Anyone who spends much time in grizzly country, especially hunters, know that an unfortunately large segment of these bears have grown to associate humans with easy food. When an elk hunter fires his rifle in grizzly country, he/ she knows that it is only a matter of time before a bear will show up. This is potentially the exact opposite of what we might have after a few generations of bears that experience being the prey of (now) predator humans. They will try to get as far away from gunshots as possible. See the aforementioned Swenson Study.

This very simple fact could save dozens of bears lives every year that otherwise would get into conflicts with humans because they lack any fear of us. And we all know that the bear loses when it gets into human conflict. Protocol is usually to relocate the “problem” bear first, or to dispatch (kill) it. The fact is, the government killed 31 grizzly bears in 2015, for various reasons, mostly due to human-bear conflict. Could these numbers be lower (or at least the same) with the introduction of a very limited-tag trophy hunt scenario?


According to Chris Servheen, Grizzly Bear Recovery Coordinator for the U.S. Fish and Wildlife Service (USFWS), “the bears have met every criteria set in a recovery plan to have them removed from the Endangered Species List, or ‘delisted.'” If delisted, grizzlies would no longer be protected under the stricter Endangered Species Act (ESA) regulations, and would be managed by the six surrounding National Forests and to the states of Idaho, Montana, and Wyoming. The populations inside Grand Teton, Yellowstone, and Glacier National Parks would still be highly protected and managed by the National Park Service. If you would like to read the entire ESA, it is available as a pdf here.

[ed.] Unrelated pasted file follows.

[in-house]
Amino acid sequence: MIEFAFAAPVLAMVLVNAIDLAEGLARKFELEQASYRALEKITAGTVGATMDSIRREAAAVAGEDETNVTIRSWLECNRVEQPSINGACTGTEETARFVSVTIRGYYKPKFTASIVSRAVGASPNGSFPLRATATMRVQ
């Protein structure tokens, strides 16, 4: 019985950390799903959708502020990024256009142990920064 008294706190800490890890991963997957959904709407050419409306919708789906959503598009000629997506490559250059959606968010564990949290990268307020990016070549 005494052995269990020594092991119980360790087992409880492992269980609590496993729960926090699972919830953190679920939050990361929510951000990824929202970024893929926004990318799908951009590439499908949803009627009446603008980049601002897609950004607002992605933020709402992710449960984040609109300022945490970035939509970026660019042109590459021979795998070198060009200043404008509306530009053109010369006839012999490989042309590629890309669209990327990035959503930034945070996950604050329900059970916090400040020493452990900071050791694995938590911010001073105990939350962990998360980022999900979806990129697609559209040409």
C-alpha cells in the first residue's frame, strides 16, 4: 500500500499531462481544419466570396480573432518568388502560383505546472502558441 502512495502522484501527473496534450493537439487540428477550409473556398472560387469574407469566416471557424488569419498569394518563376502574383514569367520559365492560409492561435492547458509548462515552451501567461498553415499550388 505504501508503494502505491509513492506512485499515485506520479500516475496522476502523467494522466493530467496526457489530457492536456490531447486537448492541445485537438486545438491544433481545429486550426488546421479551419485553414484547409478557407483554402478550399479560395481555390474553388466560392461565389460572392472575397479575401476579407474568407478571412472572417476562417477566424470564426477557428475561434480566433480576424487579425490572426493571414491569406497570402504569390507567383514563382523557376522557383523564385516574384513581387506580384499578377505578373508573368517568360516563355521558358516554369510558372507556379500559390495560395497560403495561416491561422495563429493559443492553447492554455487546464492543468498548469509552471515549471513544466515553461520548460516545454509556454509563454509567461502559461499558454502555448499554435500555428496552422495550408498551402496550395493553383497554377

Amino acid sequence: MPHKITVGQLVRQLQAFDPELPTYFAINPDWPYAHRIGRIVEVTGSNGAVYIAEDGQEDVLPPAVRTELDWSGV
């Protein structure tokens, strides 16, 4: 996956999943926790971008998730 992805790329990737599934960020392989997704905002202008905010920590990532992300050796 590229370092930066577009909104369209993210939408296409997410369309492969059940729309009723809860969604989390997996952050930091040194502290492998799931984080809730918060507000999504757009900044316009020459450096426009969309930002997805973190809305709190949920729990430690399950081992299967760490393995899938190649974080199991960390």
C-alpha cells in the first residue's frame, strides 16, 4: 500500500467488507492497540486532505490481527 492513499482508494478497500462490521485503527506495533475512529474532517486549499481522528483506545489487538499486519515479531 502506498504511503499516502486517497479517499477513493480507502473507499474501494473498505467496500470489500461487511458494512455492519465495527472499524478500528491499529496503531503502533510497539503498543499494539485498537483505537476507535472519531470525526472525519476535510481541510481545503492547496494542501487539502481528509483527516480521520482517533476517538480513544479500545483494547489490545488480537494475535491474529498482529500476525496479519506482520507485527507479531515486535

Defenders of Wildlife, an organization who “is dedicated to the protection of all native animals and plants in their natural communities,” states, “Today, there are an estimated 1,800 grizzly bears remaining in five populations in the lower 48 states. Most of these bears are located in the Northern Continental Divide Population (including Glacier National Park) and the Yellowstone Population.” That includes the conservative estimate of 700+ in the Greater Yellowstone area.

Many conservation biologists argue against delisting, stating that it isn’t enough to protect grizzly bears if their habitat isn’t protected as well. Servheen counters that “the Service looks at more than raw numbers for delisting, including the present or threatened destruction or curtailment of bear habitat or range; overuse of habitat for commercial, recreational, scientific or educational purposes; disease or predation; the lack or inadequacy of regulations; and other natural or manmade factors affecting the population’s continued existence.”

“The key to success is adaptive management,” said Servheen. “As conditions and the needs of the bears change over time, management can change to address those needs,” he said. “I’m optimistic that the bears will be around for hundreds of years. All three state plans are good,” Servheen said, “and don’t have the political problems that have afflicted the ESA delisting plan for wolves.”


So what does all of this mean for these magnificent bears? Well, it means great news; grizzly bears in the lower 48 have made a remarkable recovery, thanks to the Endangered Species Act. It is a “huge conservation success story“, But it doesn’t mean they are out of the proverbial “woods.”

The states of Montana, Idaho, and Wyoming have already stepped up to create comprehensive plans to manage the grizzly bear populations and to protect them from a return to the ‘threatened’ status. What this all comes down to is ensuring that bears have adequate and sufficient habitat within which to roam and avoid dangerous human contact.